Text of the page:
I always recommend that new investors establish their initial core position in physical metal through either coins they keep on hand or coins held through a company such as goldmoney.  After that position is established they may want to use some of their money in their 401k to invest into a fund, and I am usually asked where I would recommend they invest.  If you are looking for a gold only fund the premium on the Sprott Physical Gold Trust (PHYS) is still low(currently only 6.4%). 

But what about silver?  With the premium now above 32% it is a more difficult decision. I would still not recommend using the SLV, as there have been countless allegations that the fund does not hold all the physcial metal it claims to back the price and is just another "paper" promise.  I use the SLV fund strictly as a very short term trading tool.

There is another option in the Central Fund Of Canada; symbol (CEF).  This is a fund, similar to Sprott, that buys and stores physical precious metals.  It keeps 55% of its holdings in gold and 45% in silver.  While this fund does not offer the 100% silver exposure of the PSLV, its premium is currently less than 1% making it a less expensive purchase.

So in review, I would begin your accumulation by purchasing physical precious metals you can either keep at home, in a deposit box, or with a company like goldmoney.  Then you can begin accumulating through a company such as the Central Fund of Canada or a Physical Sprott Fund.  When a strong physical position has been established you can then branch out into the more speculative areas of the precious metals sector: gold mining stocks.  I would absolutely recommend purchasing a professional resource that dedicates themselves to researching the best available stocks.  My two personal favorites are:

Gold Mining Stocks: The Gold Stock Analyst

Silver Mining Stocks: The Morgan Report

If you would like a professionally managed gold stock mutual fund, I would recommend the Tocqueville Fund managed by John Hathaway, which focuses on gold mining stocks.  The symbol is (TGLDX).

To open an account with Goldmoney allowing you to begin storing physical precious metals easily and electronically, click here:

GoldMoney. The best way to buy gold & silver

2012: Inflation Vs. Deflation

This following comes from the section of my 2012 Outlook: Gold and Silver.

In the financial world today there are essentially three categories of financial analysts/economics that become visible after a considerable amount of time studying market data and history.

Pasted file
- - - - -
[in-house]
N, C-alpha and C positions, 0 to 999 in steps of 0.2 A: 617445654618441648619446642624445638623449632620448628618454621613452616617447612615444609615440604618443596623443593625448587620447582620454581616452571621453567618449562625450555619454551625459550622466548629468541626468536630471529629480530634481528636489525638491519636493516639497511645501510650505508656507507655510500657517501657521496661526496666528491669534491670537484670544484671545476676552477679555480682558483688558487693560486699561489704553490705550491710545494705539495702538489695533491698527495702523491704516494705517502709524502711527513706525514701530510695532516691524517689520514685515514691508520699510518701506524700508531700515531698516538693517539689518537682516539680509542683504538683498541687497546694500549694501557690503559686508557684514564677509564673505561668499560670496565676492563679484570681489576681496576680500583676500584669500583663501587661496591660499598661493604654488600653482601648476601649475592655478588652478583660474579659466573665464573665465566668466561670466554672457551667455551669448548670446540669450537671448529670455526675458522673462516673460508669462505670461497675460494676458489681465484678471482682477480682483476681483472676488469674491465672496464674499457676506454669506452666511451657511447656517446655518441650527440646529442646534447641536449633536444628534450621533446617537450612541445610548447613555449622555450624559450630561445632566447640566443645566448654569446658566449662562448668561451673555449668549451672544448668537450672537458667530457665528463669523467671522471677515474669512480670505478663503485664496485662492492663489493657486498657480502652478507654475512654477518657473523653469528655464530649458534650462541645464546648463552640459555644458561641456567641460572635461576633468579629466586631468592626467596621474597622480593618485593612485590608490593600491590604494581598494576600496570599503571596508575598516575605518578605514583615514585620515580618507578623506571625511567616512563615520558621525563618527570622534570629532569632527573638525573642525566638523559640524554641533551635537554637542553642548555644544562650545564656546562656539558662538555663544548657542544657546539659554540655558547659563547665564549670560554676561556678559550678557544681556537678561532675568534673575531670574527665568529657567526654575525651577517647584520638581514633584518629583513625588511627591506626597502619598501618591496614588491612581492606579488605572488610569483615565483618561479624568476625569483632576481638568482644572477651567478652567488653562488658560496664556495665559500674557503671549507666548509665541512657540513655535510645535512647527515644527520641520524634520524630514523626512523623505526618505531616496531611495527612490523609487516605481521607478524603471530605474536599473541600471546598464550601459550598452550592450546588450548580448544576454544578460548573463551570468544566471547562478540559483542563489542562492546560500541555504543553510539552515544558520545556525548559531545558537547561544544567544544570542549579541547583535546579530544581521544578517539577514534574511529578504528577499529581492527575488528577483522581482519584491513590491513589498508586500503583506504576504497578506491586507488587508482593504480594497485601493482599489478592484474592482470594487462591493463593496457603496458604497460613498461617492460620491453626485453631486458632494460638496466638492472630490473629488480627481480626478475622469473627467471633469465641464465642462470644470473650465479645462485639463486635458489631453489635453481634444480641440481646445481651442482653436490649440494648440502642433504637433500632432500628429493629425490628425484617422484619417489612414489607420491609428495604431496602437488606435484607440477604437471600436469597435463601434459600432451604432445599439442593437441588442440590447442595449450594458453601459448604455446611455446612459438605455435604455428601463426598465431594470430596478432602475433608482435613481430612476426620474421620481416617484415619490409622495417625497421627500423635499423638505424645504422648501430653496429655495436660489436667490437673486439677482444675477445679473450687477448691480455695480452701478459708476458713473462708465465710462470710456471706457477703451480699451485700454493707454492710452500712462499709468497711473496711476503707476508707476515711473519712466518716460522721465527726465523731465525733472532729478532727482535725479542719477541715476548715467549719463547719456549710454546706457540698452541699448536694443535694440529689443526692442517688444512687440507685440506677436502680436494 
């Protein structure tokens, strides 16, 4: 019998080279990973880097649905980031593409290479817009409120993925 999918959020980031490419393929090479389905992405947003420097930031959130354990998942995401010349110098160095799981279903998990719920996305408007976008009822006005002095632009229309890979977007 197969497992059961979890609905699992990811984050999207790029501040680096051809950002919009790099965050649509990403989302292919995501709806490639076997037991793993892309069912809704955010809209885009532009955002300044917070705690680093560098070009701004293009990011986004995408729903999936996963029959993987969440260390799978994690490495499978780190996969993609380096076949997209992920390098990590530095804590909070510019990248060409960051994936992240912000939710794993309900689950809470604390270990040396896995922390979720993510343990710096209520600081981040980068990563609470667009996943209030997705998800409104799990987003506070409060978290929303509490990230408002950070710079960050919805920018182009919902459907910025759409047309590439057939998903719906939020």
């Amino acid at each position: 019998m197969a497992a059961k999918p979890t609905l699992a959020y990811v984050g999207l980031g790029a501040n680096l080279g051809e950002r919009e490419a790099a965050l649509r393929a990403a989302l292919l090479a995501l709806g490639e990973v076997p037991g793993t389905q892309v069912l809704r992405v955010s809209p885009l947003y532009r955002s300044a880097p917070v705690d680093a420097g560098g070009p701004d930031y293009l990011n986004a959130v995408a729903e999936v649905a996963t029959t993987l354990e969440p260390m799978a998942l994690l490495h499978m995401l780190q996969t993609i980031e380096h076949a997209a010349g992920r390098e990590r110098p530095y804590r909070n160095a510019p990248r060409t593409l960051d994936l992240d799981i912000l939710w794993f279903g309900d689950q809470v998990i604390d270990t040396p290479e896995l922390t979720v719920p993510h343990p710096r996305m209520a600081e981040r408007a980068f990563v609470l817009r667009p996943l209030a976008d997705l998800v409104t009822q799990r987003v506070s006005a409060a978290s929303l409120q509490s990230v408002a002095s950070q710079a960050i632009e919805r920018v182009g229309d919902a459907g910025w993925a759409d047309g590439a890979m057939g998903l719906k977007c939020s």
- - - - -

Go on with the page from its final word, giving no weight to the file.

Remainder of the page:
Category 1: The 99%

The first category are the 99%. This is the large army of people you see being interviewed all day long on television that work for financial firms. They are your average money manager. They tell you that a portfolio should be composed of a percentage of stocks and bonds based on your age. They tell you that stocks go up about 10% per year and that bonds provide less growth opportunity but provide the safest location for your money. They get a paid on a commission basis based on the amount of money you have invested with their company. Their goal is not to veer to far away from their peers so if they are wrong they will be with the crowd and not singled out: meaning they will not lose their jobs.

The consensus among the major financial firms entering 2012 is that stocks will rise 9% this year. Entering 2011 it was that stocks would rise 10%. The year before, the same. The year before, the same. When asked about precious metals they discuss the high risks, lack of dividends, and how they did not protect you from inflation from 1980 to 2000. They never mention that they receive no commission for funds invested precious metals.

Category 2: The Inflationists

This is a group of financial analysts and economists that have a taken some personal time to study both market history and the current market conditions that exist in the world today. They have to courage to move away from the group think and can feel that something is different now.

They look at the balance sheet of the United States and understand that it is not possible to pay off our liabilities and there is a fork in the road that is right in front of us. They believe this moment will be met with money printing to ease the debt burden.

Category 3: The Deflationists

The inflationist argument is easier to understand and it is why investors who first venture off the path are drawn to it. I was first introduced to this world years ago through the eyes of money manager Peter Schiff, which then led me to the study of Austrian Economics.

After spending a considerable amount of time studying the argument laid out by the inflationist camp, my natural reaction was to look for those out there that both understood the inflationist argument and then had an opposing view that they could back up with a strong counter-argument. I found that these people existed, but their numbers are extremely small due to the fact that 99% of the financial community does not understand the thought process of category 2 thus creating an even smaller group that has taken further steps to try and disprove them.

That is why I think the deflationists are very special and are composed of some of the brightest minds in finance today. Some of the names in this elite group are Robert Prechter, David Rosenburg, and Gary Shilling.